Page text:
Microfluidics in cell-to-cell signalling measurements
Hormones are secreted molecules that carry biological information between cells. This type of cell-to-cell communication is vital to human life, and its dysregulation often underlies disease. In fact, the largest known class of cell surface receptors involved in hormone communication, G-protein coupled receptors, are also the largest class of known drug targets. Understanding these communication processes and their dysregulation requires an ability to ‘listen in’ on hormone communications with high fidelity.
To do this, highly sensitive and specific measurements of often challenging-to-detect chemical species – for example, peptides and proteins – must be made from within complex matrices such as biological fluids and tissues. This challenge has given rise to sophisticated analytical techniques for in vivo hormone measurements, including implanted microelectrodes for in situ detection of electrochemically active hormones from model organisms, and microdialysis for in situ sampling of electrically inactive molecules for ex vivo measurements.
Taking measurements from the tissues of living model organisms imparts broad biological and behavioural context to the measurements, but the inherent complexity and diversity of biological systems can obscure the underlying regulatory mechanisms of cellular communications. An alternative approach is the in vitro measurement of cellular secretions in a chemically and physically well-controlled environment. The emerging field of organ-on-a-chip research aims to develop organ-mimetic cell culture systems within microfluidic devices, where exquisite control of the solution environment and the delivery of nutrients and chemical stimuli is possible via precise laminar perfusion systems.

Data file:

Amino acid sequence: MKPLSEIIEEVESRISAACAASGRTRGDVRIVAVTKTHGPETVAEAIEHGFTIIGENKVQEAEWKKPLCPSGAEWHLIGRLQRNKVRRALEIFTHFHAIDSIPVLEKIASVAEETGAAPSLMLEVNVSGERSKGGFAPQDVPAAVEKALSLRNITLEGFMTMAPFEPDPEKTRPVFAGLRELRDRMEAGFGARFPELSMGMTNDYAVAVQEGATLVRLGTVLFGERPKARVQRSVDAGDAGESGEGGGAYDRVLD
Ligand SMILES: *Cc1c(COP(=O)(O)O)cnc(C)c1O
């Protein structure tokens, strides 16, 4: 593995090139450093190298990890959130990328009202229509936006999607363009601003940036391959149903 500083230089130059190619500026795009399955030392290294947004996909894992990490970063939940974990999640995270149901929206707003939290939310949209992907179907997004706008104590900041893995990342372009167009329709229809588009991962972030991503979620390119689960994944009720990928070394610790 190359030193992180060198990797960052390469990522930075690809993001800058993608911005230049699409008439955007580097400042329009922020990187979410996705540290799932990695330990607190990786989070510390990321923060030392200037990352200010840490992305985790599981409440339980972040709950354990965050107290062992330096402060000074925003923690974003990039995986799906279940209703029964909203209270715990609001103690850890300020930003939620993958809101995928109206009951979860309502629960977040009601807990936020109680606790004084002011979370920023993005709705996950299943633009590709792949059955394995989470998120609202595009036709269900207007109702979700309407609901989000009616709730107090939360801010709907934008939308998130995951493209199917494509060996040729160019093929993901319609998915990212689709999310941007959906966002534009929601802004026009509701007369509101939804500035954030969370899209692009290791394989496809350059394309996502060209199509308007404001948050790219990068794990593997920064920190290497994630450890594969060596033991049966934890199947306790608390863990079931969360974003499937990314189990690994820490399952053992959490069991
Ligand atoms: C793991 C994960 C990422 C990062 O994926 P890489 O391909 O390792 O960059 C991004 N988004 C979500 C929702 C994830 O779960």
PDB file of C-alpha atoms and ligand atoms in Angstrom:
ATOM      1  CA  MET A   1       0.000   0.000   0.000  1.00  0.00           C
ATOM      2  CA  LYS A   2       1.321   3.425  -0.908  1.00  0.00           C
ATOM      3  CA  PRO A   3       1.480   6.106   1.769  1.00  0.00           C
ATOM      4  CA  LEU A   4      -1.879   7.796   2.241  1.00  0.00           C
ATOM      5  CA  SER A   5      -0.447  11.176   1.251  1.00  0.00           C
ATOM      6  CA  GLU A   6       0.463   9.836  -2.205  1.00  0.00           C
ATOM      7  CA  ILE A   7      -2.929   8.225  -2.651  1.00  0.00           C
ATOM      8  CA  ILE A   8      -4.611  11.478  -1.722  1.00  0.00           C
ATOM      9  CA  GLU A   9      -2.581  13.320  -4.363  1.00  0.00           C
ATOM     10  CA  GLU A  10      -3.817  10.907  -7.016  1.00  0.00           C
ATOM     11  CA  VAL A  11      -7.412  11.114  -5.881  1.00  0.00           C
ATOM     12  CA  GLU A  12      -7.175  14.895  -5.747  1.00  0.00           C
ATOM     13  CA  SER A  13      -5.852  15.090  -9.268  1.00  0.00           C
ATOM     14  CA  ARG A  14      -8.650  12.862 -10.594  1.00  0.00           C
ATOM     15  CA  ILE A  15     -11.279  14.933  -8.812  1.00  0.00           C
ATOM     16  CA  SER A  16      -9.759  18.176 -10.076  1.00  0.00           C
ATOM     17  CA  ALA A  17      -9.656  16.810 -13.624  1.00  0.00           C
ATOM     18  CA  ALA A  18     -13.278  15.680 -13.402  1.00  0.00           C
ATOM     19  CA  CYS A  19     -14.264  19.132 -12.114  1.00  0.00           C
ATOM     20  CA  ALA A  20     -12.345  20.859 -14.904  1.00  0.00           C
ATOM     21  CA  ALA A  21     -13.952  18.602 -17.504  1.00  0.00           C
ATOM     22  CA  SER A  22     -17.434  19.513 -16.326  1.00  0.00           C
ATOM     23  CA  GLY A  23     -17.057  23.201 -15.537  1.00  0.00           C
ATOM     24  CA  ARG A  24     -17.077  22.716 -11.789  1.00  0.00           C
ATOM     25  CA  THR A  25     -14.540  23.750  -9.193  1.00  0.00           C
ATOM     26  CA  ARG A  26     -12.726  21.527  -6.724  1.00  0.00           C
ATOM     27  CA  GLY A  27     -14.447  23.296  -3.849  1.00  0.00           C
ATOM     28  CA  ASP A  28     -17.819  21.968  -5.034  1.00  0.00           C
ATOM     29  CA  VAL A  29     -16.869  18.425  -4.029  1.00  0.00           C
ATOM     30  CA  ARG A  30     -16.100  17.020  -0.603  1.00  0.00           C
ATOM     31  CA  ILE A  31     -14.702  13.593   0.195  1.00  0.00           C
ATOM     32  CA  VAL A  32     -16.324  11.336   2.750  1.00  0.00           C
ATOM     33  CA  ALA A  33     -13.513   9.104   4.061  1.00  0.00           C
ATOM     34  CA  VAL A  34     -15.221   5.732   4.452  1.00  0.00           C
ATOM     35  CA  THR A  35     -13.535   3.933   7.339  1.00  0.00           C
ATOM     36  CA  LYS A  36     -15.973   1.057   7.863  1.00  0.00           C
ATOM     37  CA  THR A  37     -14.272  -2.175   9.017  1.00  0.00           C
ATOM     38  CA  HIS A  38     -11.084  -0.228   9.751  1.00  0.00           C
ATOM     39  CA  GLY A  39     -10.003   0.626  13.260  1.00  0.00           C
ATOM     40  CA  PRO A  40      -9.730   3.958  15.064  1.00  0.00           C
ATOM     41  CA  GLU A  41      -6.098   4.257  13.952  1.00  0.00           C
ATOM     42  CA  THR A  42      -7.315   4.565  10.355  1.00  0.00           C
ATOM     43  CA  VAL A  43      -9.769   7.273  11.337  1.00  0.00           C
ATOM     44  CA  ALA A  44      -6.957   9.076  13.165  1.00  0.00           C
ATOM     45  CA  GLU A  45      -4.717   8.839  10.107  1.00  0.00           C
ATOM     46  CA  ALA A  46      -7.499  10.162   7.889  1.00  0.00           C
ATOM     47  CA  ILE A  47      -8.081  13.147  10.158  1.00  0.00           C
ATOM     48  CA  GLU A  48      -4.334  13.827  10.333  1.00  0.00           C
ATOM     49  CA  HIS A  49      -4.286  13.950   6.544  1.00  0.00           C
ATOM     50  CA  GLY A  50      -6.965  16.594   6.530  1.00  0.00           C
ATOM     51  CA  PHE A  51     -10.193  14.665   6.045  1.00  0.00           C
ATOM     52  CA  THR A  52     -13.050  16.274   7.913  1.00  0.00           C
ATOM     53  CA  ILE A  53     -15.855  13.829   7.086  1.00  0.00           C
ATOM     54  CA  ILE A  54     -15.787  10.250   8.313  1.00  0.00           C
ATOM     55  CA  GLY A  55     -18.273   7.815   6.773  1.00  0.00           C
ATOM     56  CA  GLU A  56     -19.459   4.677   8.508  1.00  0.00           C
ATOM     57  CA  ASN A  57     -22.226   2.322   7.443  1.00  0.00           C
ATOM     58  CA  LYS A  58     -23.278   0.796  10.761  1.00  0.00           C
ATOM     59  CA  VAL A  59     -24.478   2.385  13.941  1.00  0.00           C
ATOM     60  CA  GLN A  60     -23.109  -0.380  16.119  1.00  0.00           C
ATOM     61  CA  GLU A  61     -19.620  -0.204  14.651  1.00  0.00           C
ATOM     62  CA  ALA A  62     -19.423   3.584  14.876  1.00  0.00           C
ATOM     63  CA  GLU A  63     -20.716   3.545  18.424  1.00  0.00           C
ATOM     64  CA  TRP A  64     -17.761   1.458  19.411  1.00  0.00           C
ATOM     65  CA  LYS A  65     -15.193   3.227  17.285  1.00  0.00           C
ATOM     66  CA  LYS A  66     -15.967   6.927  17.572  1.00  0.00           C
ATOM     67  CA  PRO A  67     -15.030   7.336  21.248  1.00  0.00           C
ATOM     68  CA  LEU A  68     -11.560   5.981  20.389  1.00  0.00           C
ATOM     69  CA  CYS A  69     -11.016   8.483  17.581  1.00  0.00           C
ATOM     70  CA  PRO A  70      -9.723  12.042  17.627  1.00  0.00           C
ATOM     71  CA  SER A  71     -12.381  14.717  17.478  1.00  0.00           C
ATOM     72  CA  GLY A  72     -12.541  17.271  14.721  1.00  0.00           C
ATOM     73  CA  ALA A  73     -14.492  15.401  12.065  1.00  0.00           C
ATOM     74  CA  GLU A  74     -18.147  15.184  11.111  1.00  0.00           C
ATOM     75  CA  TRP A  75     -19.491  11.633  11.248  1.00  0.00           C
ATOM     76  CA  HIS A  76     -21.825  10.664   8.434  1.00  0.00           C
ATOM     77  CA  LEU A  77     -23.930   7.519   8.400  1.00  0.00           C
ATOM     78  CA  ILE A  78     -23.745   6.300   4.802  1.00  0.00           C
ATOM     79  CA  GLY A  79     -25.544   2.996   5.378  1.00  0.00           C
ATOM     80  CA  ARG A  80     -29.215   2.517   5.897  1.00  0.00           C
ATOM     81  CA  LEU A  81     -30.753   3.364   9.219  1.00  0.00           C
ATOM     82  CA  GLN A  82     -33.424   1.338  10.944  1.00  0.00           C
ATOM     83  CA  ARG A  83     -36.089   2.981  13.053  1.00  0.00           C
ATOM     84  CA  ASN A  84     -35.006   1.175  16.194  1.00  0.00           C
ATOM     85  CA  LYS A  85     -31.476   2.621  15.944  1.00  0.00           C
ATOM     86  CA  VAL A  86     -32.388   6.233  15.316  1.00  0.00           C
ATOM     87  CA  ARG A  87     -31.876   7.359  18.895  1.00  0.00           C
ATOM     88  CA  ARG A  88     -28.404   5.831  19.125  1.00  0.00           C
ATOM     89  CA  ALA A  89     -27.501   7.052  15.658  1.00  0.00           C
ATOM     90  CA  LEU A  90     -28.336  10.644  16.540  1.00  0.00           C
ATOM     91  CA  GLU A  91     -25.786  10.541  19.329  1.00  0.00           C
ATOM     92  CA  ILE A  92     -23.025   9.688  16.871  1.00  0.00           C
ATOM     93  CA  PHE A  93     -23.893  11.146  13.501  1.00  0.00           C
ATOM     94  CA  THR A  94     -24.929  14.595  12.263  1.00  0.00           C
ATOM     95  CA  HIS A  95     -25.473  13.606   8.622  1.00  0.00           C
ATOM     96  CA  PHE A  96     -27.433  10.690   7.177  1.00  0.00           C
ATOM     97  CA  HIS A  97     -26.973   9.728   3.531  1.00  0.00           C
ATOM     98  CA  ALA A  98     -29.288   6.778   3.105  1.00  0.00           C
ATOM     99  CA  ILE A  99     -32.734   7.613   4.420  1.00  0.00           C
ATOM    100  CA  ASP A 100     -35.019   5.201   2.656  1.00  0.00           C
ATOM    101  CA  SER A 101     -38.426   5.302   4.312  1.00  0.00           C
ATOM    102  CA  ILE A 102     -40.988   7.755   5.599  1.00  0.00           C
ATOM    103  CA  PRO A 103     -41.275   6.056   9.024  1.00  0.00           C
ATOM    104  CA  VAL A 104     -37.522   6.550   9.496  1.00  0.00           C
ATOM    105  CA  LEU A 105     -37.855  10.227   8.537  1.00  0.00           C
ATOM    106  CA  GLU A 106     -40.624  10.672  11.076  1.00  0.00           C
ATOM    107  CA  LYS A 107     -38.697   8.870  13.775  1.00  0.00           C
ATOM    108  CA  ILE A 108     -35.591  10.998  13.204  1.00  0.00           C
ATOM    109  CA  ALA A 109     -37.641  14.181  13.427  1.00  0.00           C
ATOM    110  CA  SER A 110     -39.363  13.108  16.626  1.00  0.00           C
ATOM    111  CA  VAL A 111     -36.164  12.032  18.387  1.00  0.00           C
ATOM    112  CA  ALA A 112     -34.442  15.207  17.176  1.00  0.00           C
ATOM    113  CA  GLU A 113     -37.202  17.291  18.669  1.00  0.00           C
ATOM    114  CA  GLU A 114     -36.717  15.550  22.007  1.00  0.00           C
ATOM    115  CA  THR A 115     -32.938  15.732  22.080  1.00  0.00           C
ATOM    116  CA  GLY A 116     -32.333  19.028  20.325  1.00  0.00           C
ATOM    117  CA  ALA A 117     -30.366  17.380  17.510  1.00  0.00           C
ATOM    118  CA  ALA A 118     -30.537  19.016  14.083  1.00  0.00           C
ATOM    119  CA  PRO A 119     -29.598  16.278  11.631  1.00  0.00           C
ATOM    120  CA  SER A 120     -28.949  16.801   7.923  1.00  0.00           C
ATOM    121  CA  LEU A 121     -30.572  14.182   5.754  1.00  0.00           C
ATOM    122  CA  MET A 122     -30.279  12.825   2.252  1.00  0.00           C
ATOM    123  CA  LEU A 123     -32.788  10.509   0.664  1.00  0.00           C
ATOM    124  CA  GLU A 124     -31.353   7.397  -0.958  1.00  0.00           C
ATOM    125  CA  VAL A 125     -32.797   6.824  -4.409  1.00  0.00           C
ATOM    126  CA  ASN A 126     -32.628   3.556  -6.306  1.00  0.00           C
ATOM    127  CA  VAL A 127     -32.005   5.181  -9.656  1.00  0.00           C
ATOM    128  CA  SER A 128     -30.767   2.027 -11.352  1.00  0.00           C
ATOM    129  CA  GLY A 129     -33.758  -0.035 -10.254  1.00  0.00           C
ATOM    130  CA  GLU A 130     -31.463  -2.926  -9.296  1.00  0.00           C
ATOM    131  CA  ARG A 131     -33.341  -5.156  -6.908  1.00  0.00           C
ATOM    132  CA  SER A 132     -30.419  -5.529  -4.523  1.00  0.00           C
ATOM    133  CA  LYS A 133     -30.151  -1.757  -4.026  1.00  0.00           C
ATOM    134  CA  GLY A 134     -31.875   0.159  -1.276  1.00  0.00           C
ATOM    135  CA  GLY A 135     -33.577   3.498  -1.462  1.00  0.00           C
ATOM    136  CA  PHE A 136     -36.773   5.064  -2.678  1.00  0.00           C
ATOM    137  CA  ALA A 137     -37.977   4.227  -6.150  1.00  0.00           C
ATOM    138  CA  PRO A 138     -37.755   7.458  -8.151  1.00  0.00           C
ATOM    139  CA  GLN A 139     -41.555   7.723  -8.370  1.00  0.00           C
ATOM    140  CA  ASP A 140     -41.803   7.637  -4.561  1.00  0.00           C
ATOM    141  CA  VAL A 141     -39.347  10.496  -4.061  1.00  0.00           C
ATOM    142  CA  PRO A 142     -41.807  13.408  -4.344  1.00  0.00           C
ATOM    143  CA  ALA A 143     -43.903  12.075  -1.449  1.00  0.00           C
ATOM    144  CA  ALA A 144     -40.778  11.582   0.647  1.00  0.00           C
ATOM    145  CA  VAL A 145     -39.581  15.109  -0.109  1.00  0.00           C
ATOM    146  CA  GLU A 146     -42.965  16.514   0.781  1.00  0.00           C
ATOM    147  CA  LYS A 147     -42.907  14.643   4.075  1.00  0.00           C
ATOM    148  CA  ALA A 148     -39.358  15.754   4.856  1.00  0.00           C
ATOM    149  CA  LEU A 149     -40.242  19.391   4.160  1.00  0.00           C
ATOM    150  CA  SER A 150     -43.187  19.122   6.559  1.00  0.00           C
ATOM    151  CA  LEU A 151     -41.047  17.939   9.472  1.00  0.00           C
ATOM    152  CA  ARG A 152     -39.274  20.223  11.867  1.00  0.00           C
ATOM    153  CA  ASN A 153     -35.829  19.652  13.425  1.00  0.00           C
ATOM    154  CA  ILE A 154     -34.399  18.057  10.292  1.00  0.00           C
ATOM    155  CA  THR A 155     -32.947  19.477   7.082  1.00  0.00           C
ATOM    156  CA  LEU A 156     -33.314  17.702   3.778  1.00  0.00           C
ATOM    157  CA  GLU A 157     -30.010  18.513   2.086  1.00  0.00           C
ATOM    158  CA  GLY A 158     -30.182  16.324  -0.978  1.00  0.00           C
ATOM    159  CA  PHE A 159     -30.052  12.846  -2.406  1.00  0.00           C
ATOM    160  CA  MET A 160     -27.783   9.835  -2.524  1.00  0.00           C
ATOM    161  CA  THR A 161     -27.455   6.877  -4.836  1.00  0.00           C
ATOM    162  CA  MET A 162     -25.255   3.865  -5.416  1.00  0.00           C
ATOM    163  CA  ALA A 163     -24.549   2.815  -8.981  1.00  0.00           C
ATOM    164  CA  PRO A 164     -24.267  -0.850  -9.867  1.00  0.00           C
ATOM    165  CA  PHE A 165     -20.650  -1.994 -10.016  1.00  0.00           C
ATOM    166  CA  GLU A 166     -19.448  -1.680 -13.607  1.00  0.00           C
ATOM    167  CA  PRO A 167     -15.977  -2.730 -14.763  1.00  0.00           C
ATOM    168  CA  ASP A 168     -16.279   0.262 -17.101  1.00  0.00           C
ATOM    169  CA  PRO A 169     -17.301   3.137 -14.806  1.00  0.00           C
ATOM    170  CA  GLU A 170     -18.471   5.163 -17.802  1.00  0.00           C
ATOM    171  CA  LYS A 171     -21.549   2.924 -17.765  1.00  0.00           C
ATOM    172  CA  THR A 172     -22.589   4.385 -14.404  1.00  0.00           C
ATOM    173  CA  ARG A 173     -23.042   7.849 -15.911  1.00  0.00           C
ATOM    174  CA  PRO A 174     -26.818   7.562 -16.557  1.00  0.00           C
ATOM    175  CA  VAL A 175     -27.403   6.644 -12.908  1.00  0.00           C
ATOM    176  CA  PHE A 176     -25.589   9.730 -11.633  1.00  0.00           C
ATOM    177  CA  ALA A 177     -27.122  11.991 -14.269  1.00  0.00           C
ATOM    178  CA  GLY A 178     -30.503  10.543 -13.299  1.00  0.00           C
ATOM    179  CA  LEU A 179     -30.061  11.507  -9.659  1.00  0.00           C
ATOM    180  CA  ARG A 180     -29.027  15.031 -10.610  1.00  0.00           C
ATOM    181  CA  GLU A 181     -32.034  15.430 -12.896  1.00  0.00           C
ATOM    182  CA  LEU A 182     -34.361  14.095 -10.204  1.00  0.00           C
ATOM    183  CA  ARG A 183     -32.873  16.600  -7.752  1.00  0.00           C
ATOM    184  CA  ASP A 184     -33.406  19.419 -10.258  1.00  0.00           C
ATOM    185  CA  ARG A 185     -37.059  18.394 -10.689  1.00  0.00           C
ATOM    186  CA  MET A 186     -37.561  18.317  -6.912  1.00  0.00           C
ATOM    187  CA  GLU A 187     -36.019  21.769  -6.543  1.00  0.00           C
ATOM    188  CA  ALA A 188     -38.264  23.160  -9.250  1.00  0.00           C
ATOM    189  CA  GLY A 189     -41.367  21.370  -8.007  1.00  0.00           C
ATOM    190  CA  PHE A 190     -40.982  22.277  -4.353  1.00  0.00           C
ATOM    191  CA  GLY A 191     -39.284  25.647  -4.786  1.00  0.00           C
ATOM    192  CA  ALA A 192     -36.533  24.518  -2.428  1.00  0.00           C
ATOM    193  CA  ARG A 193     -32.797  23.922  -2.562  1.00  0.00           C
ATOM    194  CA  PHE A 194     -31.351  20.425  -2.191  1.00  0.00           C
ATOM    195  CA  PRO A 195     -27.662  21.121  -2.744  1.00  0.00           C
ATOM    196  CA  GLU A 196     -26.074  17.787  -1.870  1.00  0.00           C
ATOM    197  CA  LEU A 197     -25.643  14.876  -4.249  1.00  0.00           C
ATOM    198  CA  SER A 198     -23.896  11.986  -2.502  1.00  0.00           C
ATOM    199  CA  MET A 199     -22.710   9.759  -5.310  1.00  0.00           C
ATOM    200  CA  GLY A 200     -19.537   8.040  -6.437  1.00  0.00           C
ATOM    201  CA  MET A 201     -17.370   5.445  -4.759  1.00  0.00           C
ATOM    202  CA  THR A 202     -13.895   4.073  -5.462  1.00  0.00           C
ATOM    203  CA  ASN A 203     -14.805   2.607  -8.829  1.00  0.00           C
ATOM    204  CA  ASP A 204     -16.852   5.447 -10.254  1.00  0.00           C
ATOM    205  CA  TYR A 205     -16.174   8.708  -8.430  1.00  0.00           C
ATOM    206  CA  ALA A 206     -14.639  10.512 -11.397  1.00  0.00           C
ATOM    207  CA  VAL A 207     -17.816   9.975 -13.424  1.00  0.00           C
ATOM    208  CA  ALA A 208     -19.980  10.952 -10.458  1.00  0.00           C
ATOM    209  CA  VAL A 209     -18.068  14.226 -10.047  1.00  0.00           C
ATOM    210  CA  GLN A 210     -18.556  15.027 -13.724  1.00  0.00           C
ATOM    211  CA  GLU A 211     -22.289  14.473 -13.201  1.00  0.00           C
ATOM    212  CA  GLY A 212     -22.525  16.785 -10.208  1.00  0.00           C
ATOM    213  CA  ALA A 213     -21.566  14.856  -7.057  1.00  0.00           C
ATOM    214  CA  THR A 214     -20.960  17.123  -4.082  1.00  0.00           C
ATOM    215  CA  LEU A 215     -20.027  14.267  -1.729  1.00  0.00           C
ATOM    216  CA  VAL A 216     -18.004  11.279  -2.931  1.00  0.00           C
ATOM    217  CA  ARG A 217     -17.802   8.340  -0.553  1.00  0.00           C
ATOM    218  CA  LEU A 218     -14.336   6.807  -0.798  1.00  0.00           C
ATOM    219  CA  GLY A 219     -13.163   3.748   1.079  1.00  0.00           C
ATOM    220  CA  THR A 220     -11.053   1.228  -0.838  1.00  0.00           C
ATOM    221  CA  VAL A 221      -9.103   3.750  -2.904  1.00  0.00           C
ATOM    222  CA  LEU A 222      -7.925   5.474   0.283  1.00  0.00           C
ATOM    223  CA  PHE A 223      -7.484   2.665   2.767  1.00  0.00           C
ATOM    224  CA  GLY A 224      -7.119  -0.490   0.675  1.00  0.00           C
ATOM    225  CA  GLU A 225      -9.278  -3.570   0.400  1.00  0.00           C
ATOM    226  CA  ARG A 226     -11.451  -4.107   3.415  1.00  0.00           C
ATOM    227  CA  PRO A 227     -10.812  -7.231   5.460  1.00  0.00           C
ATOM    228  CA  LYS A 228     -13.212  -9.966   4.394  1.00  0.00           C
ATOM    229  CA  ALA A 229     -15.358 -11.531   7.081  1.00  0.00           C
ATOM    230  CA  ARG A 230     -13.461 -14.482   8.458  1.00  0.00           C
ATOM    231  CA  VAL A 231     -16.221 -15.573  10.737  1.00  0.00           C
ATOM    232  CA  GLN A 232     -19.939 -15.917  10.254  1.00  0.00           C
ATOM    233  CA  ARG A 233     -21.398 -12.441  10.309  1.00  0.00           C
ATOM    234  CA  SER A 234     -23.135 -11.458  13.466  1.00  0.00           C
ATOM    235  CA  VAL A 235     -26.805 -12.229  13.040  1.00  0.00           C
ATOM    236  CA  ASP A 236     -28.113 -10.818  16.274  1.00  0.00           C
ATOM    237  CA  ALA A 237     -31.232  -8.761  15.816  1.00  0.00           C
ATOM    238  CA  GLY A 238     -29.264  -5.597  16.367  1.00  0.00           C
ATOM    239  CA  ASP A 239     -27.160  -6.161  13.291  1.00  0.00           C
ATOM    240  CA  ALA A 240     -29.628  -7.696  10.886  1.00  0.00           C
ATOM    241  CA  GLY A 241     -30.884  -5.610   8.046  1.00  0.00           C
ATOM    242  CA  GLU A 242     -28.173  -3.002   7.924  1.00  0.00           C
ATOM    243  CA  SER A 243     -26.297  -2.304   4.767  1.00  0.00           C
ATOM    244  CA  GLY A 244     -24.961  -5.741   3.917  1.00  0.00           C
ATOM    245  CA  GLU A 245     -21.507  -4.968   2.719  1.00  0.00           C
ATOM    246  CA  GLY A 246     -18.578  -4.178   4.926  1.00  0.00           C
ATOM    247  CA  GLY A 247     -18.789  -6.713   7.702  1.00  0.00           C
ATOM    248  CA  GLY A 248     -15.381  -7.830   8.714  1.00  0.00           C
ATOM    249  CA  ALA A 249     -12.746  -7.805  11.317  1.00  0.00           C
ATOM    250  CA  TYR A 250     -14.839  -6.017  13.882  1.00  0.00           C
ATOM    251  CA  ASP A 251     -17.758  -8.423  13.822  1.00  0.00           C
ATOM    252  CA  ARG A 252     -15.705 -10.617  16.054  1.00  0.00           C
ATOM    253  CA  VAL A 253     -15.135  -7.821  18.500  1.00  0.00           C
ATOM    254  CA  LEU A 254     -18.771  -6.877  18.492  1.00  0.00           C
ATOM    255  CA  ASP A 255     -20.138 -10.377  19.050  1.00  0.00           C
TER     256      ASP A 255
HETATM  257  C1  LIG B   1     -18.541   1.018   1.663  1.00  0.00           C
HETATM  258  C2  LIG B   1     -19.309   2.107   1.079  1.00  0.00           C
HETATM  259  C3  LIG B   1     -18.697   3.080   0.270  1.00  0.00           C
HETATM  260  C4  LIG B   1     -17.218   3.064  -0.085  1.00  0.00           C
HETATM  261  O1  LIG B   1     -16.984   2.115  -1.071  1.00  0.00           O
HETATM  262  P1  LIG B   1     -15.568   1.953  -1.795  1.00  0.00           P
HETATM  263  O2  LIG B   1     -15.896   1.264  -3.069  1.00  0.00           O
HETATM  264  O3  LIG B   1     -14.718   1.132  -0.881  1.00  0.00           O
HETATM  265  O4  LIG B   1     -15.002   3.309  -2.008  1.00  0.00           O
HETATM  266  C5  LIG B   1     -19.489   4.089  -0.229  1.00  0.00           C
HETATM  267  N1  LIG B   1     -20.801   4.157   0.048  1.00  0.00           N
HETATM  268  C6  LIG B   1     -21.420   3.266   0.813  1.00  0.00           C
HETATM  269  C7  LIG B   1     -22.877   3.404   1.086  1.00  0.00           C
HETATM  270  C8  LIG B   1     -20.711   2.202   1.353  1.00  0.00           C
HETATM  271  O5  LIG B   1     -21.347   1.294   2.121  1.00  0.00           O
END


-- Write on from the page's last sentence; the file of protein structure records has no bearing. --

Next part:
In addition to improved organ-mimetic cell culture conditions, microfluidic systems can offer analytical advantages over measurement platforms of larger volumes. Analysing cellular secretions within small volumes improves the mass limits of detection that can be achieved by conventional assays. For example, fluorescence assays may offer ca. 1nM concentration limits of detection, which corresponds to measuring 6 × 1010 molecules in a 100μL well of a microtiter plate, but only 6 × 105 molecules within a 1nL microfluidic volume. Improved mass limits of detection and reduced dilution of cellular secretions in microfluidic systems can be leveraged to improve the temporal resolution of secretion measurements, thereby capturing time course profiles of secretion dynamics. Rapid measurements in microfluidic devices are complemented by physical phenomena at the micro-scale, such as enhanced mass transfer effects and the availability of electroosmotic fluid manipulations, which offer additional analytical advantages and the potential for automation of complex analyses…